Fewer Boots at Folsom?

DorksA friend of mine brought to my attention that an observation was shared on an on-line boot board about what guys were wearing at the recent Folsom Street Fair in San Francisco. The observation was, “They say that the Folsom Street Fair is the largest leather event in the world, but I’m sorry to report that only a small percentage of the crowd wore leather, and even a smaller number wore boots. It was shorts, jock straps, jeans, or nothing at all, along with thousands of sneakers, sneakers and more sneakers.”

My friend asked me what I thought about this. I have some ideas about how the demographics have changed in today’s culture among 20- and 30- year olds, compared with the culture and norms of the days when I was their age (1980s through mid 90s).

This is what I said to my friend in reply to his email:

Frankly, I am not surprised. However, I think today’s generation of emerging young adults have these issues (thinking aloud/ my comments aren’t confirmed or settled):

a) The current generation in their 20s & 30s are more comfortable as they are, and are not as interested in wearing a “uniform” of sorts — including leather, or even boots. Back in my day, wearing leather was considered a costume that one wore to be more macho and some of us found it sexually stimulating. Today, young people get their sexual stimulation by other methods (including more and more through synthetic chemicals and drugs that weren’t around back in the ’90s and before.)

b) Most of these young people are of the generation that they wore sneakers since they were infants and they don’t know much about other types of footwear. Even in Oklahoma where some of my relatives live, I see pictures of their children and teens wearing sneakers. Never boots and seldom leather shoes (except perhaps for dress-up occasions such as a wedding or funeral.) So these kids who become the young adults of today do not have experience with leather footwear and do not have an interest in it. They only know sneakers so that is what they wear. To them, sneakers provide the comfort and are casual, easy to get through airport security, easy to pack, and are just such a part of everyday life (for them) that they don’t think about anything else to wear on their feet.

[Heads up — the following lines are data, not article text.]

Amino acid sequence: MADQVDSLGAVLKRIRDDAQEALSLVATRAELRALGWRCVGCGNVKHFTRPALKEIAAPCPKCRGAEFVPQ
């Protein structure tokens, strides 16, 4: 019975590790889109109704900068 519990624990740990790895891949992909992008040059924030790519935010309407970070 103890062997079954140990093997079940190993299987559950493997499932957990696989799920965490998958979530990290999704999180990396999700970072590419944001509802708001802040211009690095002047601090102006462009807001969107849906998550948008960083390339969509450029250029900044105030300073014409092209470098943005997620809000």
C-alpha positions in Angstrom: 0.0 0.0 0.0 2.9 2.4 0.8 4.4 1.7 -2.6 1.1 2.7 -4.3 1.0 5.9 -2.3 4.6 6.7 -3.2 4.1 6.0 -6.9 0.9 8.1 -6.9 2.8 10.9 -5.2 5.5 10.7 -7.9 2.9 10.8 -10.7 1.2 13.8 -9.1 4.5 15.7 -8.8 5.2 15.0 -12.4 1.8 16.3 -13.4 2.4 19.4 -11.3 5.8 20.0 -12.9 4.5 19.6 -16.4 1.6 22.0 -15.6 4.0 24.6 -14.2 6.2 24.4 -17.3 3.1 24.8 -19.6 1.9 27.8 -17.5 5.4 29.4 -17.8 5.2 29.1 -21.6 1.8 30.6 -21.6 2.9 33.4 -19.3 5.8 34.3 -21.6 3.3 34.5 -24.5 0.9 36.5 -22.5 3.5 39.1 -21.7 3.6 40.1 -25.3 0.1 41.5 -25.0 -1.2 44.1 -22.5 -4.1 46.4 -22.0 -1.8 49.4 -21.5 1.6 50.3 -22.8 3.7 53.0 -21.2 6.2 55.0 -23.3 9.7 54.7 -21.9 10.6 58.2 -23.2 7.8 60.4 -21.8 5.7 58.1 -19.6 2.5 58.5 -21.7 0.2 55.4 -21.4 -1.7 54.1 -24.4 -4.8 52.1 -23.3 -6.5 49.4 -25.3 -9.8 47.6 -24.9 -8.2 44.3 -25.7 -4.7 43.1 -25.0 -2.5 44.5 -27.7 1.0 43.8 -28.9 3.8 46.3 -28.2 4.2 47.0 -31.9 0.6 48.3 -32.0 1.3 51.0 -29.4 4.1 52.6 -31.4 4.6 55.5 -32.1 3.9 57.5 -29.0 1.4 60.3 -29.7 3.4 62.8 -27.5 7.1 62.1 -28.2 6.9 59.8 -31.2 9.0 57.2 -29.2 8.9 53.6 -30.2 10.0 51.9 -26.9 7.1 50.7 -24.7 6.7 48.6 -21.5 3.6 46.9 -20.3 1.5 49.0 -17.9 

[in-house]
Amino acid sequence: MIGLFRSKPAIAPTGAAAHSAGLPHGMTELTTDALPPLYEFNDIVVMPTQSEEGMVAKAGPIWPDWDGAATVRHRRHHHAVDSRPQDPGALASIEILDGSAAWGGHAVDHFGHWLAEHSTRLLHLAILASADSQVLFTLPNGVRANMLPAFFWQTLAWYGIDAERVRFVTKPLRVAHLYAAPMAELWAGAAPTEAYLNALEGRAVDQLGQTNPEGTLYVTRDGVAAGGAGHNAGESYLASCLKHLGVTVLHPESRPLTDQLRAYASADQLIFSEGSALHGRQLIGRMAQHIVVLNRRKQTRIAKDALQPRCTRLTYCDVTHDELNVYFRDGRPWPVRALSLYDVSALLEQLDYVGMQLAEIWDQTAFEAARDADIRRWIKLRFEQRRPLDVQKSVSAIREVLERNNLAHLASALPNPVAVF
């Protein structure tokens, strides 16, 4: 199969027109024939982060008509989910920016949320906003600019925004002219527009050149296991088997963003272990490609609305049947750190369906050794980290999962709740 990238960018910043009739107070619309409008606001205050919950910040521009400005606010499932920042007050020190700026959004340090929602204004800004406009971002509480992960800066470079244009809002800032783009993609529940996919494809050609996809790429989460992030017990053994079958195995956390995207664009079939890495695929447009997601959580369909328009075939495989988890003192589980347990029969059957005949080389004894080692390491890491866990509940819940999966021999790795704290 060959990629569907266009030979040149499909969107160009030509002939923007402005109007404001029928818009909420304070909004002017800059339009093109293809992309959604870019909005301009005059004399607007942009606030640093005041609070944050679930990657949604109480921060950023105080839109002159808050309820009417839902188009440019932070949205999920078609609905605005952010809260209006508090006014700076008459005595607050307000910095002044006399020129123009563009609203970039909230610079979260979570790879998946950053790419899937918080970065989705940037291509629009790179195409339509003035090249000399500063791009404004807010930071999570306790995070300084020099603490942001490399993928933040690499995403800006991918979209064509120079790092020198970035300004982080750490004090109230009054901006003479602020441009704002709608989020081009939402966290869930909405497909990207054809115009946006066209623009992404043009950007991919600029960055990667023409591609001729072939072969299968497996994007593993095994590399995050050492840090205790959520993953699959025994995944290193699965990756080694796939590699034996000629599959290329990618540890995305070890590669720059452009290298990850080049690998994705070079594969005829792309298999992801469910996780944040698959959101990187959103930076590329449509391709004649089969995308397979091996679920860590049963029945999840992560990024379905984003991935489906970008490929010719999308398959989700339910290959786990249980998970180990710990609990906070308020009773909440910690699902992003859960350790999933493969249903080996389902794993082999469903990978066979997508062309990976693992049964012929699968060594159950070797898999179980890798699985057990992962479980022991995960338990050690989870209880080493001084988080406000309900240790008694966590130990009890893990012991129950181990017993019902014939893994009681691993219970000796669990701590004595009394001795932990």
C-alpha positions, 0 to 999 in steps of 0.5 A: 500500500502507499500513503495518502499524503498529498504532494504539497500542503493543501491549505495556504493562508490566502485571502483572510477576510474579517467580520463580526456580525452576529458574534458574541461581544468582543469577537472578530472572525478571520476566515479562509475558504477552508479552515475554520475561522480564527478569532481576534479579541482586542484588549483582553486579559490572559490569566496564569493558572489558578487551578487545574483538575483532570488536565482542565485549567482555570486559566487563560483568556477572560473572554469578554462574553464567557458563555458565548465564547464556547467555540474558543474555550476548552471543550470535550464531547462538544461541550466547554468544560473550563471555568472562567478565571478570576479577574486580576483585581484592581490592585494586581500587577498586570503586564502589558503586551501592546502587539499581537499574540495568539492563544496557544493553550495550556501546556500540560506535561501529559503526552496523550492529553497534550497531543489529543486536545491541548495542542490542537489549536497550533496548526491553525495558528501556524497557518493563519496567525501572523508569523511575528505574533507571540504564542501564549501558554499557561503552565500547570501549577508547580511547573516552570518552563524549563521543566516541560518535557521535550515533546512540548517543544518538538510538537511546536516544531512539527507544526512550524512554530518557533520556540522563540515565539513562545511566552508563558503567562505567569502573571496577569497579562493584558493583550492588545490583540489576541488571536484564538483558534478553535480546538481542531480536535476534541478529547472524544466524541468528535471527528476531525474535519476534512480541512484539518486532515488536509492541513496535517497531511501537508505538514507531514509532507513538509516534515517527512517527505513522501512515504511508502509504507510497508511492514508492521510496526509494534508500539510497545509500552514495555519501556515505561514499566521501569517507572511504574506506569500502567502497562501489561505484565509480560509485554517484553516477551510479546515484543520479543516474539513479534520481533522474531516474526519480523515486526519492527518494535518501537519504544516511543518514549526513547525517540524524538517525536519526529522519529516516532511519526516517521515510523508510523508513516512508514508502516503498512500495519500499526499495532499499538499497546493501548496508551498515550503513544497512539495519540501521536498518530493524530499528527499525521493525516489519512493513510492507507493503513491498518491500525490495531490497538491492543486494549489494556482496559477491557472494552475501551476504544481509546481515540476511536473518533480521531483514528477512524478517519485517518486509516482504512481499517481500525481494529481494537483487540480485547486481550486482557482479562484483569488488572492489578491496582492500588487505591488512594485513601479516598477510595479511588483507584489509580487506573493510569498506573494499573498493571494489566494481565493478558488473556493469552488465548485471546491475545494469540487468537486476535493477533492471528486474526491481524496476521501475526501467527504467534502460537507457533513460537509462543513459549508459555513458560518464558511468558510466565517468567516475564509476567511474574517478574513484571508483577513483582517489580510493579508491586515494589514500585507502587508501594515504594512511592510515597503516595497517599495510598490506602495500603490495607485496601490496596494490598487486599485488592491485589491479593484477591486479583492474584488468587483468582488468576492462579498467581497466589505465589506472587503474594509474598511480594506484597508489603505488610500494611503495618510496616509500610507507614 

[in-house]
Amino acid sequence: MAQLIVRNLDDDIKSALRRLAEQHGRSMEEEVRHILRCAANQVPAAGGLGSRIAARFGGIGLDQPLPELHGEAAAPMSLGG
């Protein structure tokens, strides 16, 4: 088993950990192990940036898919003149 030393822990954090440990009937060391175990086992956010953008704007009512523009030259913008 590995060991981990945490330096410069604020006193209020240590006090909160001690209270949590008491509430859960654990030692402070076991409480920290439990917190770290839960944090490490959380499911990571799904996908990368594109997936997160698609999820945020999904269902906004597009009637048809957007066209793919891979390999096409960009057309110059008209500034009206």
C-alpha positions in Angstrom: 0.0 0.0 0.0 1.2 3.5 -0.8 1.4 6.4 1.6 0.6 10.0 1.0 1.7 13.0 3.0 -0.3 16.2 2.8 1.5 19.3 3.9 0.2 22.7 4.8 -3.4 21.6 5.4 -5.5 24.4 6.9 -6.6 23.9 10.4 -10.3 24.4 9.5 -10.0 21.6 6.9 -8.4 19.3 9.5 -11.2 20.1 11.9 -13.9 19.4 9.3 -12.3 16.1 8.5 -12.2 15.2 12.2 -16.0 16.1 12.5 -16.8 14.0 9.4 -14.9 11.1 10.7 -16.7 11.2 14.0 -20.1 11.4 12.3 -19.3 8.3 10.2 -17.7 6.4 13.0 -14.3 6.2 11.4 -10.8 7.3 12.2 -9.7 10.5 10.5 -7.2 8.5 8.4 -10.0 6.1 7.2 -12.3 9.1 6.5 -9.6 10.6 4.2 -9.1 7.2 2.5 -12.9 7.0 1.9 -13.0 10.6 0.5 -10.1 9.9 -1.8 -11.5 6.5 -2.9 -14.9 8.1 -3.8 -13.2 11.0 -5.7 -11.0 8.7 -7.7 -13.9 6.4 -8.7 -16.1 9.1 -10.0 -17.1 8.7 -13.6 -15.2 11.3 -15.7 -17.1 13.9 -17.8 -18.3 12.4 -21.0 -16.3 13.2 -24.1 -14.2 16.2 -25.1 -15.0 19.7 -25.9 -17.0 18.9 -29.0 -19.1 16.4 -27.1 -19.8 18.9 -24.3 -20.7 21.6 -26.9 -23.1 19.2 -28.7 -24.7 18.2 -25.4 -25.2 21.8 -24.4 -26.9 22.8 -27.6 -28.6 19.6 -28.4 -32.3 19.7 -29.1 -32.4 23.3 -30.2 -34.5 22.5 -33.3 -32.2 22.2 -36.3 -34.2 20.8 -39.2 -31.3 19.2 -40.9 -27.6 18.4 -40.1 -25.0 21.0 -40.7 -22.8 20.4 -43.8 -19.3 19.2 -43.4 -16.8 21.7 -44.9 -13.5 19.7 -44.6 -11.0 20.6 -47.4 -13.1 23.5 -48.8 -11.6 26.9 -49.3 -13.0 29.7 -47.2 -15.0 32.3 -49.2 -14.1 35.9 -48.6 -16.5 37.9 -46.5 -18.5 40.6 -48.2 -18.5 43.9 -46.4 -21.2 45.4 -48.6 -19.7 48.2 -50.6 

c) Folsom itself has changed from a primarily gay leather-oriented event to a Metrosexual, multigenerational, open street fest. I read somewhere recently that the demographics of the attendees at Folsom changed from 80% men in their 30s & 40s (in the early 90s) to something like 50% male/female, and 50% gay/straight, and a range of ages. Not that there weren’t older people in attendance in the early ’90s when I went, but there definitely were not any children younger than about 20 back then. Nowadays, this event has morphed a lot (at least from what I can tell from photos on the ‘net.) Thus, with the change in the activity’s primary demographics, it is no wonder that more attendees wear sneakers, since yuppies, millennials, and the Y-generation — particularly the straight ones — only wear sneakers (see point b.)

d) Economics. Back in the ’90s and before, one could buy new leather and boots at fairly reasonable prices. One could have a job with an entry-level salary and still afford boots and perhaps a leather jacket, chaps, or vest. Today, the rate of increase in the cost of leather garments and boots has increased more rapidly than the rate of salaries paid to the same age group. Also, we have to face it (though you and I are different), but the priority for disposable income for today’s 20/30s young adults is for the cost of their digital world. They think nothing of paying $100 per month or more for the data plan for their smartphones. At that rate of monthly bleeding their income, they have little left to afford to buy new boots or leather garments which are four to six times more expensive today than they were in the early ’90s.

In particular, I think the role of shifting priorities for where to spend money is about the most significant. That is among several reasons why I do not have a smartphone, and do not plan to get one. The monthly cost to maintain that addiction is expensive.